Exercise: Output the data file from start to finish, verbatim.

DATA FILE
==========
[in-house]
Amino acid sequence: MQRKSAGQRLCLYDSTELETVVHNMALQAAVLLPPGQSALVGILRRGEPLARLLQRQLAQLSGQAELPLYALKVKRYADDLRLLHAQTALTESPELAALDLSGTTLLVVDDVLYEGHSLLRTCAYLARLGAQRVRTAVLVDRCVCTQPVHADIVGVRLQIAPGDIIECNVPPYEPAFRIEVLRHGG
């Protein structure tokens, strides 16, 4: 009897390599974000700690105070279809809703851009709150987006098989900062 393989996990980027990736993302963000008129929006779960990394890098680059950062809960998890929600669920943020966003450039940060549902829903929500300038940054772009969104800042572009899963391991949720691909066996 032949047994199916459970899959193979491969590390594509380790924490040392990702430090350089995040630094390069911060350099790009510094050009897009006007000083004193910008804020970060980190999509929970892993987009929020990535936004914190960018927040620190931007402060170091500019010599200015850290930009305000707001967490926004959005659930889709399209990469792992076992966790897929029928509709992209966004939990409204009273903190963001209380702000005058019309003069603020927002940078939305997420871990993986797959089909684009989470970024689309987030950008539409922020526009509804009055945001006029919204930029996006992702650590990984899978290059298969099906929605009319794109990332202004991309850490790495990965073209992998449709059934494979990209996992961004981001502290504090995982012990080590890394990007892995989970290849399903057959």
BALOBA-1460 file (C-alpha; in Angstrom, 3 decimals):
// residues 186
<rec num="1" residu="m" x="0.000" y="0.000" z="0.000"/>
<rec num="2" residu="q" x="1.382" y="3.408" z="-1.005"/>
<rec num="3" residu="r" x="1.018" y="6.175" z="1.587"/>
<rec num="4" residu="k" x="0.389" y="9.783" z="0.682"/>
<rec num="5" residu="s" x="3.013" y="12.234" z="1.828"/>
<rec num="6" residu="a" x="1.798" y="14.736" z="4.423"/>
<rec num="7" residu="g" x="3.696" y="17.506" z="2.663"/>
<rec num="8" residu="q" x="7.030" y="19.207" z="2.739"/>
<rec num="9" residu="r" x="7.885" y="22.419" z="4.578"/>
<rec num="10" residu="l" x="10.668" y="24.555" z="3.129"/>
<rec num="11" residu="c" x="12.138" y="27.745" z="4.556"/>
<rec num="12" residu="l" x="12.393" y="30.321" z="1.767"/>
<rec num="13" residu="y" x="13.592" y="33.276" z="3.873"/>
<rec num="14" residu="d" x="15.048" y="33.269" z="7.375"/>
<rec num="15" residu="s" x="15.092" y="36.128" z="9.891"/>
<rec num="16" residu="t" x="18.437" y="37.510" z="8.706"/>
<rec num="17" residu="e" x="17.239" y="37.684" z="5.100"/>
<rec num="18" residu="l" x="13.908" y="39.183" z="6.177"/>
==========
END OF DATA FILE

[in-house]
Amino acid sequence: MQRKSAGQRLCLYDSTELETVVHNMALQAAVLLPPGQSALVGILRRGEPLARLLQRQLAQLSGQAELPLYALKVKRYADDLRLLHAQTALTESPELAALDLSGTTLLVVDDVLYEGHSLLRTCAYLARLGAQRVRTAVLVDRCVCTQPVHADIVGVRLQIAPGDIIECNVPPYEPAFRIEVLRHGG
């Protein structure tokens, strides 16, 4: 009897390599974000700690105070279809809703851009709150987006098989900062 393989996990980027990736993302963000008129929006779960990394890098680059950062809960998890929600669920943020966003450039940060549902829903929500300038940054772009969104800042572009899963391991949720691909066996 032949047994199916459970899959193979491969590390594509380790924490040392990702430090350089995040630094390069911060350099790009510094050009897009006007000083004193910008804020970060980190999509929970892993987009929020990535936004914190960018927040620190931007402060170091500019010599200015850290930009305000707001967490926004959005659930889709399209990469792992076992966790897929029928509709992209966004939990409204009273903190963001209380702000005058019309003069603020927002940078939305997420871990993986797959089909684009989470970024689309987030950008539409922020526009509804009055945001006029919204930029996006992702650590990984899978290059298969099906929605009319794109990332202004991309850490790495990965073209992998449709059934494979990209996992961004981001502290504090995982012990080590890394990007892995989970290849399903057959």
BALOBA-1460 file (C-alpha; in Angstrom, 3 decimals):
// residues 186
<rec num="1" residu="m" x="0.000" y="0.000" z="0.000"/>
<rec num="2" residu="q" x="1.382" y="3.408" z="-1.005"/>
<rec num="3" residu="r" x="1.018" y="6.175" z="1.587"/>
<rec num="4" residu="k" x="0.389" y="9.783" z="0.682"/>
<rec num="5" residu="s" x="3.013" y="12.234" z="1.828"/>
<rec num="6" residu="a" x="1.798" y="14.736" z="4.423"/>
<rec num="7" residu="g" x="3.696" y="17.506" z="2.663"/>
<rec num="8" residu="q" x="7.030" y="19.207" z="2.739"/>
<rec num="9" residu="r" x="7.885" y="22.419" z="4.578"/>
<rec num="10" residu="l" x="10.668" y="24.555" z="3.129"/>
<rec num="11" residu="c" x="12.138" y="27.745" z="4.556"/>
<rec num="12" residu="l" x="12.393" y="30.321" z="1.767"/>
<rec num="13" residu="y" x="13.592" y="33.276" z="3.873"/>
<rec num="14" residu="d" x="15.048" y="33.269" z="7.375"/>
<rec num="15" residu="s" x="15.092" y="36.128" z="9.891"/>
<rec num="16" residu="t" x="18.437" y="37.510" z="8.706"/>
<rec num="17" residu="e" x="17.239" y="37.684" z="5.100"/>
<rec num="18" residu="l" x="13.908" y="39.183" z="6.177"/>